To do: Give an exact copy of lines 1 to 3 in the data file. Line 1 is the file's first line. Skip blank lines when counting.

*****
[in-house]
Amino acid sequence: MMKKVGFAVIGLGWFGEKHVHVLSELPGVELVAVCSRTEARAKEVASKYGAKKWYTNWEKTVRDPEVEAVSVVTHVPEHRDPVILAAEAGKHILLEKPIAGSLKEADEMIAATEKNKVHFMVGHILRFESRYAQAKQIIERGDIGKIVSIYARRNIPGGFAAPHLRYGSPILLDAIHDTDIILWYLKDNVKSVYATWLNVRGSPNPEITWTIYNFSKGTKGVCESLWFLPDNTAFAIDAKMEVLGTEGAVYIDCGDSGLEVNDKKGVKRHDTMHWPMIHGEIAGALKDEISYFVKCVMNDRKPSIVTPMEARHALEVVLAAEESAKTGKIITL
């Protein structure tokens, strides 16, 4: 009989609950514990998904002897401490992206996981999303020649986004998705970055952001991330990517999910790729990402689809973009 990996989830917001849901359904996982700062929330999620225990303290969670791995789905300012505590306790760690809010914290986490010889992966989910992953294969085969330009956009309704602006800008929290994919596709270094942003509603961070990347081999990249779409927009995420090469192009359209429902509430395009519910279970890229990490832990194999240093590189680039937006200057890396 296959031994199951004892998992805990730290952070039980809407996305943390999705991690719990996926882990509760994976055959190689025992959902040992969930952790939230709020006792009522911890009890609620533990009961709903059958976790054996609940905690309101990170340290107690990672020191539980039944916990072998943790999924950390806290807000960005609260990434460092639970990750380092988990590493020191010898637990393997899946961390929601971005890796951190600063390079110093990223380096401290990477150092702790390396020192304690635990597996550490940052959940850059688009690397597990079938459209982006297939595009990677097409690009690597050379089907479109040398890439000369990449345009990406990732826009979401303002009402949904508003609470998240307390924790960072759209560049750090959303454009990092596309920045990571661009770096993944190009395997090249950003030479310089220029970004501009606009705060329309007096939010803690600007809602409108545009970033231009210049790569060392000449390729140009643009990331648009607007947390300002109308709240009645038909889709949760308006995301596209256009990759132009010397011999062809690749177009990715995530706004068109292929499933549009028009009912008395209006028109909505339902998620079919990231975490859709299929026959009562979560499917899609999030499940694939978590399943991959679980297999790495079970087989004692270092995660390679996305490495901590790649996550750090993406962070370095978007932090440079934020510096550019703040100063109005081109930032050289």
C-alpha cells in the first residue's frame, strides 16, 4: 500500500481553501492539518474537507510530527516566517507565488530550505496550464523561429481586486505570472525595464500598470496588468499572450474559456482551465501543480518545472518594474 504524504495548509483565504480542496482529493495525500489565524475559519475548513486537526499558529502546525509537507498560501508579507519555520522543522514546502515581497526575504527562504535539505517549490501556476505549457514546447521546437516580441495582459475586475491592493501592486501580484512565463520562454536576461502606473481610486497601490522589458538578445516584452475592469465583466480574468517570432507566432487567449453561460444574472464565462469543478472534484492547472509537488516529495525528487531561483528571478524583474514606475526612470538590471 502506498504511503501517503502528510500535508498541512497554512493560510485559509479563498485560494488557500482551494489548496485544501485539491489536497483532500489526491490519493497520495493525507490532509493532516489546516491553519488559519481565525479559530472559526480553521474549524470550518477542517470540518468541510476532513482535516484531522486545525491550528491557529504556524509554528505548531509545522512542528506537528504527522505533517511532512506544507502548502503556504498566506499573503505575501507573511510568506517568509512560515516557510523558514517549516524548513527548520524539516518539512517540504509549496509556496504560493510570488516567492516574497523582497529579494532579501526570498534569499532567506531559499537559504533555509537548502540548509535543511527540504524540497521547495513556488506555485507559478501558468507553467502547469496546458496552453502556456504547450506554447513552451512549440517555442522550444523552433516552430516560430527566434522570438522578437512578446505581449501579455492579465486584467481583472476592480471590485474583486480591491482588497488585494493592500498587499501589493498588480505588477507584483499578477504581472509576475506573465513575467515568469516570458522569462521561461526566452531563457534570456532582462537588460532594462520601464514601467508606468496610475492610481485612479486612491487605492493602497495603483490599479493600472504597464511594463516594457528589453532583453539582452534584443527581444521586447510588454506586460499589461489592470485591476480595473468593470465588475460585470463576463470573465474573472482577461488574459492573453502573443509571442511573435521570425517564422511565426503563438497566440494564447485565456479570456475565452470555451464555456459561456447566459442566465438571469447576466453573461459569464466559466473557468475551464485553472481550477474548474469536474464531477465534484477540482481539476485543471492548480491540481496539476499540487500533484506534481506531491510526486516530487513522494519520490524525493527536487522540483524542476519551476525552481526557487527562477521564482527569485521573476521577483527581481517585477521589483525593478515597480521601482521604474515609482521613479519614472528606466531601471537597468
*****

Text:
[in-house]
Amino acid sequence: MMKKVGFAVIGLGWFGEKHVHVLSELPGVELVAVCSRTEARAKEVASKYGAKKWYTNWEKTVRDPEVEAVSVVTHVPEHRDPVILAAEAGKHILLEKPIAGSLKEADEMIAATEKNKVHFMVGHILRFESRYAQAKQIIERGDIGKIVSIYARRNIPGGFAAPHLRYGSPILLDAIHDTDIILWYLKDNVKSVYATWLNVRGSPNPEITWTIYNFSKGTKGVCESLWFLPDNTAFAIDAKMEVLGTEGAVYIDCGDSGLEVNDKKGVKRHDTMHWPMIHGEIAGALKDEISYFVKCVMNDRKPSIVTPMEARHALEVVLAAEESAKTGKIITL
């Protein structure tokens, strides 16, 4: 009989609950514990998904002897401490992206996981999303020649986004998705970055952001991330990517999910790729990402689809973009 990996989830917001849901359904996982700062929330999620225990303290969670791995789905300012505590306790760690809010914290986490010889992966989910992953294969085969330009956009309704602006800008929290994919596709270094942003509603961070990347081999990249779409927009995420090469192009359209429902509430395009519910279970890229990490832990194999240093590189680039937006200057890396 296959031994199951004892998992805990730290952070039980809407996305943390999705991690719990996926882990509760994976055959190689025992959902040992969930952790939230709020006792009522911890009890609620533990009961709903059958976790054996609940905690309101990170340290107690990672020191539980039944916990072998943790999924950390806290807000960005609260990434460092639970990750380092988990590493020191010898637990393997899946961390929601971005890796951190600063390079110093990223380096401290990477150092702790390396020192304690635990597996550490940052959940850059688009690397597990079938459209982006297939595009990677097409690009690597050379089907479109040398890439000369990449345009990406990732826009979401303002009402949904508003609470998240307390924790960072759209560049750090959303454009990092596309920045990571661009770096993944190009395997090249950003030479310089220029970004501009606009705060329309007096939010803690600007809602409108545009970033231009210049790569060392000449390729140009643009990331648009607007947390300002109308709240009645038909889709949760308006995301596209256009990759132009010397011999062809690749177009990715995530706004068109292929499933549009028009009912008395209006028109909505339902998620079919990231975490859709299929026959009562979560499917899609999030499940694939978590399943991959679980297999790495079970087989004692270092995660390679996305490495901590790649996550750090993406962070370095978007932090440079934020510096550019703040100063109005081109930032050289």